Harker took a more tepid approach, warning “we need to be a little cautious here to not just respond to the current level of inflation, but where we think it’s going.”

April 21 – Cook remarked that she believed the Fed funds rate at 5% will be sufficient to bring inflation back down to 2% over time.

The Pause is Imminent

We can measure whether a Fed rate hike is being priced-in using Fed funds over a specific time horizon in the future in order to gauge where interest rates are headed. Chart 1 below showcases the difference in Fed funds futures for the front month and August 2023 contracts.

Fed Funds Futures Contract Spread (May-August 2023) [orange], US 2s5s10s Butterfly [blue], DXY Index [RED]: Daily Timeframe (August 2022 to March2023) (Chart 1)

Fed Funds Futures Contract Spread

The difference of -6-bps between the front month and August contracts suggests that futures markets are pricing in no additional rate hikes from the Federal Reserve after their actions this week. Declining Fed rate hike odds and a flatter belly of the US Treasury yield curve have proved problematic for the US Dollar (and beneficial for gold, /GC, and the Euro, /6E) in recent months.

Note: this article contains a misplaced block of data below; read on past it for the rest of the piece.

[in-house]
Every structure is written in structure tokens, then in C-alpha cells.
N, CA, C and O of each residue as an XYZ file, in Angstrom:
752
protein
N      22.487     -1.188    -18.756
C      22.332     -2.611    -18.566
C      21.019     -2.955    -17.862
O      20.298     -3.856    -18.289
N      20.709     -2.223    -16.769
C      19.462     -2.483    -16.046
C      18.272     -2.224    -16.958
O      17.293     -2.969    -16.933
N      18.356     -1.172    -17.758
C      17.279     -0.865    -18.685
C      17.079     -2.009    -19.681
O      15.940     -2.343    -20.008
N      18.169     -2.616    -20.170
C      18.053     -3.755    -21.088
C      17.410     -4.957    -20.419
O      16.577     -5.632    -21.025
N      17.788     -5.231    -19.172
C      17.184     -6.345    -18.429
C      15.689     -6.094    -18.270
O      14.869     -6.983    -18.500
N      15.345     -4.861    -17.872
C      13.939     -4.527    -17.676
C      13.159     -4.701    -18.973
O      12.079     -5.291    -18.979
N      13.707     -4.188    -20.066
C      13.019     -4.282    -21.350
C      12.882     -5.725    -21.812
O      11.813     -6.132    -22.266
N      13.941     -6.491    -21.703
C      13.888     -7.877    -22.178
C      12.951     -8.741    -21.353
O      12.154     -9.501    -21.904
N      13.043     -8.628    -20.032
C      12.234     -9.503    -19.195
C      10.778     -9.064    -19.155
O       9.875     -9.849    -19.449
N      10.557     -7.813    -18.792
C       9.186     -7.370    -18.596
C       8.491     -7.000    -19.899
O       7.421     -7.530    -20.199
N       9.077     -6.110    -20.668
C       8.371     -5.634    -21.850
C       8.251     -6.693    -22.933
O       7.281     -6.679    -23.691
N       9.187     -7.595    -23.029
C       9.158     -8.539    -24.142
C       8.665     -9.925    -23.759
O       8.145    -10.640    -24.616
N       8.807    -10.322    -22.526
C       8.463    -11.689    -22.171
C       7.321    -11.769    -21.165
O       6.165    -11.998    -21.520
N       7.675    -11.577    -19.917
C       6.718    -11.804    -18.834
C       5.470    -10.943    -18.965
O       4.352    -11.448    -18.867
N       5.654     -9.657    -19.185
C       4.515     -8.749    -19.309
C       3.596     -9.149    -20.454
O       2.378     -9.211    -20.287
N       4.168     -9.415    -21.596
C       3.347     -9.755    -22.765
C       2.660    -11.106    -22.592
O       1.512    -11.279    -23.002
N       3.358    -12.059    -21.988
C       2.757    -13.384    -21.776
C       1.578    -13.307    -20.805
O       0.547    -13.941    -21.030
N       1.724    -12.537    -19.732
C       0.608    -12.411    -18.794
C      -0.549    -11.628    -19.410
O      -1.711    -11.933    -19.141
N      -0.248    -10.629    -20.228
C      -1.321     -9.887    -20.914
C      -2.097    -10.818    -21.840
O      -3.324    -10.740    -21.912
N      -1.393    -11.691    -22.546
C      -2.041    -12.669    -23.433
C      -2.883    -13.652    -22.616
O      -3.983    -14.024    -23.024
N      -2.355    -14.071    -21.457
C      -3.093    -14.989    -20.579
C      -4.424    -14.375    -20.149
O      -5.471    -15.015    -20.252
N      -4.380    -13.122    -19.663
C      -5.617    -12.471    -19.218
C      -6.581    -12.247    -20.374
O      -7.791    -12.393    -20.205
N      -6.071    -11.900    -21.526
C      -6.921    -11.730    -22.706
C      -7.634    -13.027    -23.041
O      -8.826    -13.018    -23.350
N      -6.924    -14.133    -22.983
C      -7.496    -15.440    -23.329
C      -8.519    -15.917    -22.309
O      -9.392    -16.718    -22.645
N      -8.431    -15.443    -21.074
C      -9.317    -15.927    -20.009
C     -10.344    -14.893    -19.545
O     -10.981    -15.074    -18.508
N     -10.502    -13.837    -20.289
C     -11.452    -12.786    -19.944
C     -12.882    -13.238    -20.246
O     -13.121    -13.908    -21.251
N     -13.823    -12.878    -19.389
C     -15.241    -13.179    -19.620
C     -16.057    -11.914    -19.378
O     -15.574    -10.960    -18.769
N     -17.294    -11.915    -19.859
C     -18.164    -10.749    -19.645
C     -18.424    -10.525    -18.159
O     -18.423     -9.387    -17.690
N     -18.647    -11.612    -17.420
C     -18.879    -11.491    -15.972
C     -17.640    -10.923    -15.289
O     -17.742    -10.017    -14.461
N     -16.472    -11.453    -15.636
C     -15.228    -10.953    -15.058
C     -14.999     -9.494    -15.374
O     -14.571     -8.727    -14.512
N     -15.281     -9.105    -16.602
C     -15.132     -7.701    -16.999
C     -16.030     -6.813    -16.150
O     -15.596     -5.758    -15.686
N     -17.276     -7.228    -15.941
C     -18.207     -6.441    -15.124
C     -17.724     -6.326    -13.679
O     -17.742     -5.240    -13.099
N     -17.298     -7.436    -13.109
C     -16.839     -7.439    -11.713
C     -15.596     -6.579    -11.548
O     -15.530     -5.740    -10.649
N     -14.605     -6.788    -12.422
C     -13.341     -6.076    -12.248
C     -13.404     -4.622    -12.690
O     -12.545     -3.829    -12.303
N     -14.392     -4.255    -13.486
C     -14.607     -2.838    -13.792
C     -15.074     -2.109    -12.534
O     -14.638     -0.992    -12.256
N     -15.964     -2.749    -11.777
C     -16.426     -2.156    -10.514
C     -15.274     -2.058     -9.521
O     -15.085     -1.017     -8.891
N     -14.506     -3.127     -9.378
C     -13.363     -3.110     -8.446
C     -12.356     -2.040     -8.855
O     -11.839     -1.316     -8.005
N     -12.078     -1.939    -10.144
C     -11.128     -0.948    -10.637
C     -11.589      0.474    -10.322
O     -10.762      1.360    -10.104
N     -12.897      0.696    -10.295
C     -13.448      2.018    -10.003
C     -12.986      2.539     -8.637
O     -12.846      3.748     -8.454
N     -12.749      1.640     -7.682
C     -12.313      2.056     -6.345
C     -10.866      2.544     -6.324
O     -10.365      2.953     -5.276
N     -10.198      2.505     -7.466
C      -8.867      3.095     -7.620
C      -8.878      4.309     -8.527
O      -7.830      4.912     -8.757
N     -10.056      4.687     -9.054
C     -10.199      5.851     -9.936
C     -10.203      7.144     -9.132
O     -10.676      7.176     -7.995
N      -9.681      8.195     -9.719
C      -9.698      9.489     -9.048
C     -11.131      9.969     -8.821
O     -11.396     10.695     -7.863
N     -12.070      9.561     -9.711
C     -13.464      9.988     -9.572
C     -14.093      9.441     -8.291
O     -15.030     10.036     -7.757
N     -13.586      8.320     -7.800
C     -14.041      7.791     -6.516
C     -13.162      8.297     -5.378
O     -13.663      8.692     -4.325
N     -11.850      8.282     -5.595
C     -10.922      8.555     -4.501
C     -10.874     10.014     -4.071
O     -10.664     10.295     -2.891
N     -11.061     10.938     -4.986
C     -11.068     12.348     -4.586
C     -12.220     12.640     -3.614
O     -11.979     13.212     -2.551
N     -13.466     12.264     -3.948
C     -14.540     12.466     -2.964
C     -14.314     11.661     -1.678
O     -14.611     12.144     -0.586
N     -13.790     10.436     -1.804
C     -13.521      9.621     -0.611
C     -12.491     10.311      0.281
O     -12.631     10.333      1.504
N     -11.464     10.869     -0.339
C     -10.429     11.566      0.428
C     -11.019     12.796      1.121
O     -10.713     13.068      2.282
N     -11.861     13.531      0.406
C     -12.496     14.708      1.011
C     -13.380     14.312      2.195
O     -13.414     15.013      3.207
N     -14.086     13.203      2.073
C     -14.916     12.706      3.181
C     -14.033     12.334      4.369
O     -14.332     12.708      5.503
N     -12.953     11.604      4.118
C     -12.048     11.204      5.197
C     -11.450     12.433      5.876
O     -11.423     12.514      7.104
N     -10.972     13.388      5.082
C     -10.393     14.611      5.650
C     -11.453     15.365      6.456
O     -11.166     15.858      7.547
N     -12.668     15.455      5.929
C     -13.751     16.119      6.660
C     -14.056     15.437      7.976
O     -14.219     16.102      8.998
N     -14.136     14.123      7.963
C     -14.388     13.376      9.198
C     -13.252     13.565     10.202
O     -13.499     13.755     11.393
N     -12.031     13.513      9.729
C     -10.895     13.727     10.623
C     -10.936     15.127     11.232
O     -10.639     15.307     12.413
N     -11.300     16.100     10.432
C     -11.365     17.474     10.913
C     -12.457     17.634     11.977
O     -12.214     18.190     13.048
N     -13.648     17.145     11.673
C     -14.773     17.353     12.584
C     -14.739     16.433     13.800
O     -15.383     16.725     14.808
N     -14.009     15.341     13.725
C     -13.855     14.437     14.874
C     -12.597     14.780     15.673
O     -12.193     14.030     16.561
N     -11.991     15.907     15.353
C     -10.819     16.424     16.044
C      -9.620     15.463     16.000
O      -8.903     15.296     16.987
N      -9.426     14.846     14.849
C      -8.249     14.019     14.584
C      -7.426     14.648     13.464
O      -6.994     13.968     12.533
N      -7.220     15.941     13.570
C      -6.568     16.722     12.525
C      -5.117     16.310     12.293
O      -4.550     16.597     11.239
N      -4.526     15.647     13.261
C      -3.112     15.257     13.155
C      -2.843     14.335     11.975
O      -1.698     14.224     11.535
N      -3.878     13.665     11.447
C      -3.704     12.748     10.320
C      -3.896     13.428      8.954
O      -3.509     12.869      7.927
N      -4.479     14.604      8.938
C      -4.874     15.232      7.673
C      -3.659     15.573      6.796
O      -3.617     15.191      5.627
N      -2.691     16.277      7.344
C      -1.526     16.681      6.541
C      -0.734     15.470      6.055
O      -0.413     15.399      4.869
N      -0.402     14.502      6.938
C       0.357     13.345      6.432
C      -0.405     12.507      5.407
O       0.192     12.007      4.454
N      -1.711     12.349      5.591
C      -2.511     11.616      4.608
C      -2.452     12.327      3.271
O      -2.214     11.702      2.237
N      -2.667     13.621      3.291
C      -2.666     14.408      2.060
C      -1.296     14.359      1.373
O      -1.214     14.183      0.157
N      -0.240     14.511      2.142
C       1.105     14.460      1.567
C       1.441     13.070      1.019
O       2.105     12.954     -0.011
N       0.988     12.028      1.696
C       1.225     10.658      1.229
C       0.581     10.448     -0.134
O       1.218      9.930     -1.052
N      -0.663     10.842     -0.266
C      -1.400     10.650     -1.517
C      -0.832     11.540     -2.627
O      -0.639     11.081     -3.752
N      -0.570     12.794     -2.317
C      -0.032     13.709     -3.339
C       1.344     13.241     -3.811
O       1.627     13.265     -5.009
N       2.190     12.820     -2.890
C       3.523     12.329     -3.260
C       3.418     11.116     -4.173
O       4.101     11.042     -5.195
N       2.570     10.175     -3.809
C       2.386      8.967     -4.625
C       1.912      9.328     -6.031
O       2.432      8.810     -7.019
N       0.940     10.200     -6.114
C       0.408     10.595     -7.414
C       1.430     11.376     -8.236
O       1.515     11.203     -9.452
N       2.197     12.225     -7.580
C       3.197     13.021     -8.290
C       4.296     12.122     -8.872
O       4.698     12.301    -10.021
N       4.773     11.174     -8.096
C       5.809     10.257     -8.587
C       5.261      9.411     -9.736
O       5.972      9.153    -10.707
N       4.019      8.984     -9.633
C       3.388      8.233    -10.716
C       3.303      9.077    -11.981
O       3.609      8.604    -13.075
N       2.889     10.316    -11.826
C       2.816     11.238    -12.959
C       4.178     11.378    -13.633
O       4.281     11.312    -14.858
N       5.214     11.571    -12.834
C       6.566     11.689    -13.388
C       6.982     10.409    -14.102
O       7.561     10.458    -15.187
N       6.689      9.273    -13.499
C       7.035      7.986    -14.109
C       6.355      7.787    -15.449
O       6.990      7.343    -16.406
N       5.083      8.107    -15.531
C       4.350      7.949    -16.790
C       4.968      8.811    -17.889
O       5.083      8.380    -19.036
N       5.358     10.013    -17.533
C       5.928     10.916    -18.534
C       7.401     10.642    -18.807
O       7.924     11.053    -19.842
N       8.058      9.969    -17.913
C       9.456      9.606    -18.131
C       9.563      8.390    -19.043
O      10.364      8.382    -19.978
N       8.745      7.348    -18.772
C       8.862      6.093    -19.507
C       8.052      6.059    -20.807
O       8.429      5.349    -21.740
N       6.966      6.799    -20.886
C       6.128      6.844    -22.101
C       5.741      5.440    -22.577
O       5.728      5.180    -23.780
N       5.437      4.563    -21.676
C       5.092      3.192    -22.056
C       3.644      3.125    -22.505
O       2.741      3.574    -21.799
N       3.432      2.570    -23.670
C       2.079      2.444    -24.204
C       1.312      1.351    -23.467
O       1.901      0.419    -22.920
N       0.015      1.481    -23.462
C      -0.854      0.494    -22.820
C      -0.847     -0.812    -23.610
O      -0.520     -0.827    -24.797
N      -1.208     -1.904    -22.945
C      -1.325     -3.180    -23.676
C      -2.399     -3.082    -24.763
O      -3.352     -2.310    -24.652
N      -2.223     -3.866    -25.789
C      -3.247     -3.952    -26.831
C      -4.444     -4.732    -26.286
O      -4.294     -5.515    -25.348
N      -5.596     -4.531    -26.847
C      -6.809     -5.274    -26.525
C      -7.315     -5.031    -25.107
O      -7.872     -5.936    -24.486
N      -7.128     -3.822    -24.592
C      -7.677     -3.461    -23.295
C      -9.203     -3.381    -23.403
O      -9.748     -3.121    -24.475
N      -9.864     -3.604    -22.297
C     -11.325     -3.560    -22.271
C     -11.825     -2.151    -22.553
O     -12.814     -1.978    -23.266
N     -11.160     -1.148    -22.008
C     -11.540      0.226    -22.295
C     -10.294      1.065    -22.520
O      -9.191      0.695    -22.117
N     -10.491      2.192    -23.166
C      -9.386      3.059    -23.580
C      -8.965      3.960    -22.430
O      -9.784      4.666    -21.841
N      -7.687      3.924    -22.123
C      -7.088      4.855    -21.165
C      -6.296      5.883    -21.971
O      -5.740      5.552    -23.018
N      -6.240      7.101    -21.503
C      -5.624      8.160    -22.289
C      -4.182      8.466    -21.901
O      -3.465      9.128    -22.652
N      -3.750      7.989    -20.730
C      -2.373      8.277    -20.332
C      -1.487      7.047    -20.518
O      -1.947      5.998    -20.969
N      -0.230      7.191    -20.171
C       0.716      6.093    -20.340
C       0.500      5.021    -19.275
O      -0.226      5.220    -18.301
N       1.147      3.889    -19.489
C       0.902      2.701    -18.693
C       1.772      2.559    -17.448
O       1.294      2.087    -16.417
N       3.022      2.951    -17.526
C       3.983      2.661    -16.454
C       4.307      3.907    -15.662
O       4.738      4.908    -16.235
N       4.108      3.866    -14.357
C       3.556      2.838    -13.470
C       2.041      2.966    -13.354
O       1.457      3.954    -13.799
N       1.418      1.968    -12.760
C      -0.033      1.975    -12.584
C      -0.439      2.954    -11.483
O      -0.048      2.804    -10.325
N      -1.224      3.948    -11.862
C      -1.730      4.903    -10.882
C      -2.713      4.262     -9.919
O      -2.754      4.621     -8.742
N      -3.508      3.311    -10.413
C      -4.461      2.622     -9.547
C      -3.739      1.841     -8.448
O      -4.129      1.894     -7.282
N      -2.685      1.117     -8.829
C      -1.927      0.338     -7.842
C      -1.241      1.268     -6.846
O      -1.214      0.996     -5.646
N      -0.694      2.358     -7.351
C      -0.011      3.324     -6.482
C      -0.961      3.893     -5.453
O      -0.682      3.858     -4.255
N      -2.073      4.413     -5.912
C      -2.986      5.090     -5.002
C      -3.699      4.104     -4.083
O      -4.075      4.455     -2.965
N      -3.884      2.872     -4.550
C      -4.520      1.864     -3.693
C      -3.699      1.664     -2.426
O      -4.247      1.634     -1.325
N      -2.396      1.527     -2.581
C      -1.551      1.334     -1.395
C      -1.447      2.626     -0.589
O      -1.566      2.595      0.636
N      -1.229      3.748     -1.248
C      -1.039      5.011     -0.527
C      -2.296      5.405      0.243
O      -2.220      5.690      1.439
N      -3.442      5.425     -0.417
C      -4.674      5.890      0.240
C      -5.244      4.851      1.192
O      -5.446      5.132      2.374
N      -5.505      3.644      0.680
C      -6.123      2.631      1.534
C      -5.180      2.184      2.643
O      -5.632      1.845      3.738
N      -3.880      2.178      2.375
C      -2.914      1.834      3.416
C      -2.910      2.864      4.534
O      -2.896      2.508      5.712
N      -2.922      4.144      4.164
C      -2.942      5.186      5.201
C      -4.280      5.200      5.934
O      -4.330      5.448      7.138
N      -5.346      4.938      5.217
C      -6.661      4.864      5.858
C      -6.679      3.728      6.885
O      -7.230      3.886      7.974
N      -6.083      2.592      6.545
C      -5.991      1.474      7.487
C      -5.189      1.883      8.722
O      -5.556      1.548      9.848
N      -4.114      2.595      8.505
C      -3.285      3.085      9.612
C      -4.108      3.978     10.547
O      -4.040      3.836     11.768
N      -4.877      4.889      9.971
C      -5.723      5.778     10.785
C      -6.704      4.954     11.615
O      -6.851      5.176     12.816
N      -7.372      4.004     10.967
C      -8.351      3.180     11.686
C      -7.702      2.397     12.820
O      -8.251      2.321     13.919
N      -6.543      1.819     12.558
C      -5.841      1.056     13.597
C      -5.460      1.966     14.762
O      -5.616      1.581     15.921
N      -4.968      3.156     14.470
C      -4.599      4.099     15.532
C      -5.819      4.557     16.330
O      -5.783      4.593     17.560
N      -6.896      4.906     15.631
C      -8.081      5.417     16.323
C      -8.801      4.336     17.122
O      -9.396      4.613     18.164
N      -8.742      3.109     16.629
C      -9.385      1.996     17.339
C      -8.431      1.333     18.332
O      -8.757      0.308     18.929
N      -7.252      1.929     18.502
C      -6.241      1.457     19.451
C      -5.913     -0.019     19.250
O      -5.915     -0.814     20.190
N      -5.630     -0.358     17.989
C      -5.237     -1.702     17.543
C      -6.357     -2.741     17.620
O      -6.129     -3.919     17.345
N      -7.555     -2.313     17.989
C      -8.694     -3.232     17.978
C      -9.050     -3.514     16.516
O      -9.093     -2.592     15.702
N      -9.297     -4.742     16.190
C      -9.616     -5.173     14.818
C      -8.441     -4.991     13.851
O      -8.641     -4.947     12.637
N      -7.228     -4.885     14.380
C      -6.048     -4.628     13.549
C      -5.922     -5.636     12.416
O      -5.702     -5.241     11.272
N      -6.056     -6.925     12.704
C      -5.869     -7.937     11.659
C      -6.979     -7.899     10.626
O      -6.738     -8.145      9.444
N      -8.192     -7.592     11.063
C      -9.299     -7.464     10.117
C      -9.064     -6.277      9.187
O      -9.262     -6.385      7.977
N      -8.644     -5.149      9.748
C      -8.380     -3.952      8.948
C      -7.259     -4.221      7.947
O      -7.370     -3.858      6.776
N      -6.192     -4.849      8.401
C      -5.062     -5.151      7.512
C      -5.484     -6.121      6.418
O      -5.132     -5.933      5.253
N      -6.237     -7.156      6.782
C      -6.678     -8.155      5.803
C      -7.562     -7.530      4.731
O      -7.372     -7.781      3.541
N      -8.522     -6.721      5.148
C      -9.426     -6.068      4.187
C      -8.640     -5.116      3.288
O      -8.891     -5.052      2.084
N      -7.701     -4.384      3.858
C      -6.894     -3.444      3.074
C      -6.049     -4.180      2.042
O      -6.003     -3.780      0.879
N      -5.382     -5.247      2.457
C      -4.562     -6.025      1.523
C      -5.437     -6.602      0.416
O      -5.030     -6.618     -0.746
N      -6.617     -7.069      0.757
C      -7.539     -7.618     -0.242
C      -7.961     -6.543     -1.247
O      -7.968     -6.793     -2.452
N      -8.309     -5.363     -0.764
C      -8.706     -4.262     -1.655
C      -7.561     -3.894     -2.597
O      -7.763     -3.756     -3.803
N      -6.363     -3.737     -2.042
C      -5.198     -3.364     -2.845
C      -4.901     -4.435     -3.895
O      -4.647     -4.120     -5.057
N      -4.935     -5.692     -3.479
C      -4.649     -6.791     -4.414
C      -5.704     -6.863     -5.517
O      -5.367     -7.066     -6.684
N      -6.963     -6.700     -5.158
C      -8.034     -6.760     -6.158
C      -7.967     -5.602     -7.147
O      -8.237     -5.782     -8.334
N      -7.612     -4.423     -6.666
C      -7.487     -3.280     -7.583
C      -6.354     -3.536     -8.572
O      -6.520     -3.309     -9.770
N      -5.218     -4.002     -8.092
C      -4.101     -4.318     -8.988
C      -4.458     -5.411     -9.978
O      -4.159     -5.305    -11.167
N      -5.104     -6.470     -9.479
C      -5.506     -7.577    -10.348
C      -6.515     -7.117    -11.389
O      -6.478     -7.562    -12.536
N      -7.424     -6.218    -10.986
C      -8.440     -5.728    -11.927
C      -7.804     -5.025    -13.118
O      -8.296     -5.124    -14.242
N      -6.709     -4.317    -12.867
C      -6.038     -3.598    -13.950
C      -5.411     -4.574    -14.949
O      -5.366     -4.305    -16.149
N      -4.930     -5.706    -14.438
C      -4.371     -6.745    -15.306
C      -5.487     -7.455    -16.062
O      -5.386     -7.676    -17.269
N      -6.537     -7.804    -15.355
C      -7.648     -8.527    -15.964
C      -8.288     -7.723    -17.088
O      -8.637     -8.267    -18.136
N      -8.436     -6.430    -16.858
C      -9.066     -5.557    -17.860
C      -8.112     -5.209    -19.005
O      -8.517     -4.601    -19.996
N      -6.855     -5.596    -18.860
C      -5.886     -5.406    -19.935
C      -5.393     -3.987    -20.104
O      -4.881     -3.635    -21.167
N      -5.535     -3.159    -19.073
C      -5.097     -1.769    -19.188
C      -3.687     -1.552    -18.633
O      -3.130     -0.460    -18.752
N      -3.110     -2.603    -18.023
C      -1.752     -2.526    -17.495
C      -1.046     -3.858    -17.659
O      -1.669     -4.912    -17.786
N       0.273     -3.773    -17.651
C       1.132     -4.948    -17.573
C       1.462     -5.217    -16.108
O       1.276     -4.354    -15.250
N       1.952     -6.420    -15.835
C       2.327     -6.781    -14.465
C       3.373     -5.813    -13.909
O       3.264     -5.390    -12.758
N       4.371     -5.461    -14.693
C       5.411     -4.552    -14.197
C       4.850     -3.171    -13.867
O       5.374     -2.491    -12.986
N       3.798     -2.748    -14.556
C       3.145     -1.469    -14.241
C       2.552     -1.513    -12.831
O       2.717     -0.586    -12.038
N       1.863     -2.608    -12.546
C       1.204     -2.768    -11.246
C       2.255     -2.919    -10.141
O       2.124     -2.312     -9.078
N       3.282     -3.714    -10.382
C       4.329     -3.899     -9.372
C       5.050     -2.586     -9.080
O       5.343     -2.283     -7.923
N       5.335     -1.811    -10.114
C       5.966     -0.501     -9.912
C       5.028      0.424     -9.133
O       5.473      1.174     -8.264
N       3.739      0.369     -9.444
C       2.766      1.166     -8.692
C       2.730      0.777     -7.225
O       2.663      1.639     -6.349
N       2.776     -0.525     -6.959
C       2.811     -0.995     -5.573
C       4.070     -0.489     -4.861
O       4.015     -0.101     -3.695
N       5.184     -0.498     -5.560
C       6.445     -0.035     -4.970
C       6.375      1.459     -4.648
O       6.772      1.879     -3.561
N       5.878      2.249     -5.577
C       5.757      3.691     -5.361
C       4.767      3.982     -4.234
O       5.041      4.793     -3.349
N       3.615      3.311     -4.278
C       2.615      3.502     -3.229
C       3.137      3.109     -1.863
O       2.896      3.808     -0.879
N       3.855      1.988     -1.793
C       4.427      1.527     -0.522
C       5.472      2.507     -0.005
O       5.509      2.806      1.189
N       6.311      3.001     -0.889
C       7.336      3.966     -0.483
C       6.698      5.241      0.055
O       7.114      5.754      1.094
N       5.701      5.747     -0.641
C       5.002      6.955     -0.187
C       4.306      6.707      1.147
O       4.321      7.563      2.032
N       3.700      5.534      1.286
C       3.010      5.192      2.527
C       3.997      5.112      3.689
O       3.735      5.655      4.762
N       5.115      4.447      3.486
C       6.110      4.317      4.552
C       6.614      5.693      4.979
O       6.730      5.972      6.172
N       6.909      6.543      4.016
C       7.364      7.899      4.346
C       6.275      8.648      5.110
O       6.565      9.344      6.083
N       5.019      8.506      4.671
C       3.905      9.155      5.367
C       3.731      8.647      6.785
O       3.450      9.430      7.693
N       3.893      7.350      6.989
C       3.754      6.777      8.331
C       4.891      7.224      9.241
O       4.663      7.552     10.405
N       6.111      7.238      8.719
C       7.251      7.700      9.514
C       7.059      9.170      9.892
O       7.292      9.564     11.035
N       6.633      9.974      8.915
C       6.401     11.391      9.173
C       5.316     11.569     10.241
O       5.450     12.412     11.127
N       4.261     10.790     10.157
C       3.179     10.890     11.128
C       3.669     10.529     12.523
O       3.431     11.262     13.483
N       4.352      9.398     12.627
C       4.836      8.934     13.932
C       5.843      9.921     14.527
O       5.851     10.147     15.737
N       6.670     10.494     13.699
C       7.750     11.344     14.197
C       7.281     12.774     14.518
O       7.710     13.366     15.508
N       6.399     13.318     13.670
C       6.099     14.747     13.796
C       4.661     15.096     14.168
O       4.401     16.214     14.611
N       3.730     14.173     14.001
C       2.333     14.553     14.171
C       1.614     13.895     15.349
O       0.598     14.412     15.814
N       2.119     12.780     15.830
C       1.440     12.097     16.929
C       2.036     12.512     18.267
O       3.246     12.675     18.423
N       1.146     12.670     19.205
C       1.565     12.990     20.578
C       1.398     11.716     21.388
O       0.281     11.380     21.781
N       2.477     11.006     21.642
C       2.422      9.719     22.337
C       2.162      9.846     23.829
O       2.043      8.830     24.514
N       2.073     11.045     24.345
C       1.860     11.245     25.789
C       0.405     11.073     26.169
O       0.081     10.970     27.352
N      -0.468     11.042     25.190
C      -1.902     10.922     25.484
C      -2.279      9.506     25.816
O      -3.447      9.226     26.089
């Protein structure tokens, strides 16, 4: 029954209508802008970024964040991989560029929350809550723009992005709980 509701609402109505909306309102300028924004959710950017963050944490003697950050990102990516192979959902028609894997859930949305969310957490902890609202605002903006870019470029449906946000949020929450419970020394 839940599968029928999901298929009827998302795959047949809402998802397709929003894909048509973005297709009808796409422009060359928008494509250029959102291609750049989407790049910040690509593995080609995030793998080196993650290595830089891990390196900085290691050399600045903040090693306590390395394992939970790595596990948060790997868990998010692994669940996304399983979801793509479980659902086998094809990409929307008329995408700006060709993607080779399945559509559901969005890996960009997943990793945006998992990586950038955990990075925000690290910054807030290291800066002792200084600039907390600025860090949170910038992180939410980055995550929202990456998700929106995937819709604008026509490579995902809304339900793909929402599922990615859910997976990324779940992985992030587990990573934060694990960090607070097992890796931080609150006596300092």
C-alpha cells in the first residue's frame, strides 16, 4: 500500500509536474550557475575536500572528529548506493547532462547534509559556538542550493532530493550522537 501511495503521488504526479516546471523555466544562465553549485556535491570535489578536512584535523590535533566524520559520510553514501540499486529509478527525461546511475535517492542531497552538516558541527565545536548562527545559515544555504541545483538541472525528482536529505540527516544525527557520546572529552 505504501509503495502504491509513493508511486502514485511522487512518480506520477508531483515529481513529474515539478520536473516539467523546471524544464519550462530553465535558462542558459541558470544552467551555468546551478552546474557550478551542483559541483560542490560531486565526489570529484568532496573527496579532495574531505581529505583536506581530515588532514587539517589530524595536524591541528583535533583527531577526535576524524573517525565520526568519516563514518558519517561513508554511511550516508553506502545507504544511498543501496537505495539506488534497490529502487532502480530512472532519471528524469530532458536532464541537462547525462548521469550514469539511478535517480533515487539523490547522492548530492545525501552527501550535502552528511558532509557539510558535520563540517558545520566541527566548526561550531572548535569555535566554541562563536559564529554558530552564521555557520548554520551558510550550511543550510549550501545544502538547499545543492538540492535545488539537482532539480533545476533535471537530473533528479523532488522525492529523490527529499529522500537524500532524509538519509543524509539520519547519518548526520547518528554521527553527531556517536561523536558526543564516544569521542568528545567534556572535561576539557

Federal Reserve Interest Rate Expectations: Fed Funds Futures (May 2, 2023) (Table 1)

Federal Reserve Interest Rate Expectations

Rates markets see an 86% chance of a 25-bps rate hike in May, with no rate move favored in June (97% of a hold, 3% chance of a 25-bps rate cut). In other words, peak Fed funds rates have arrived. Contextually, rising rate cut odds at the end of 2023 – 66% chance of 50-bps worth of cuts – are not proving supportive for risk (after all, if the Fed has to cut rates aggressively, it probably means that something bad happened, e.g. many more bank failures).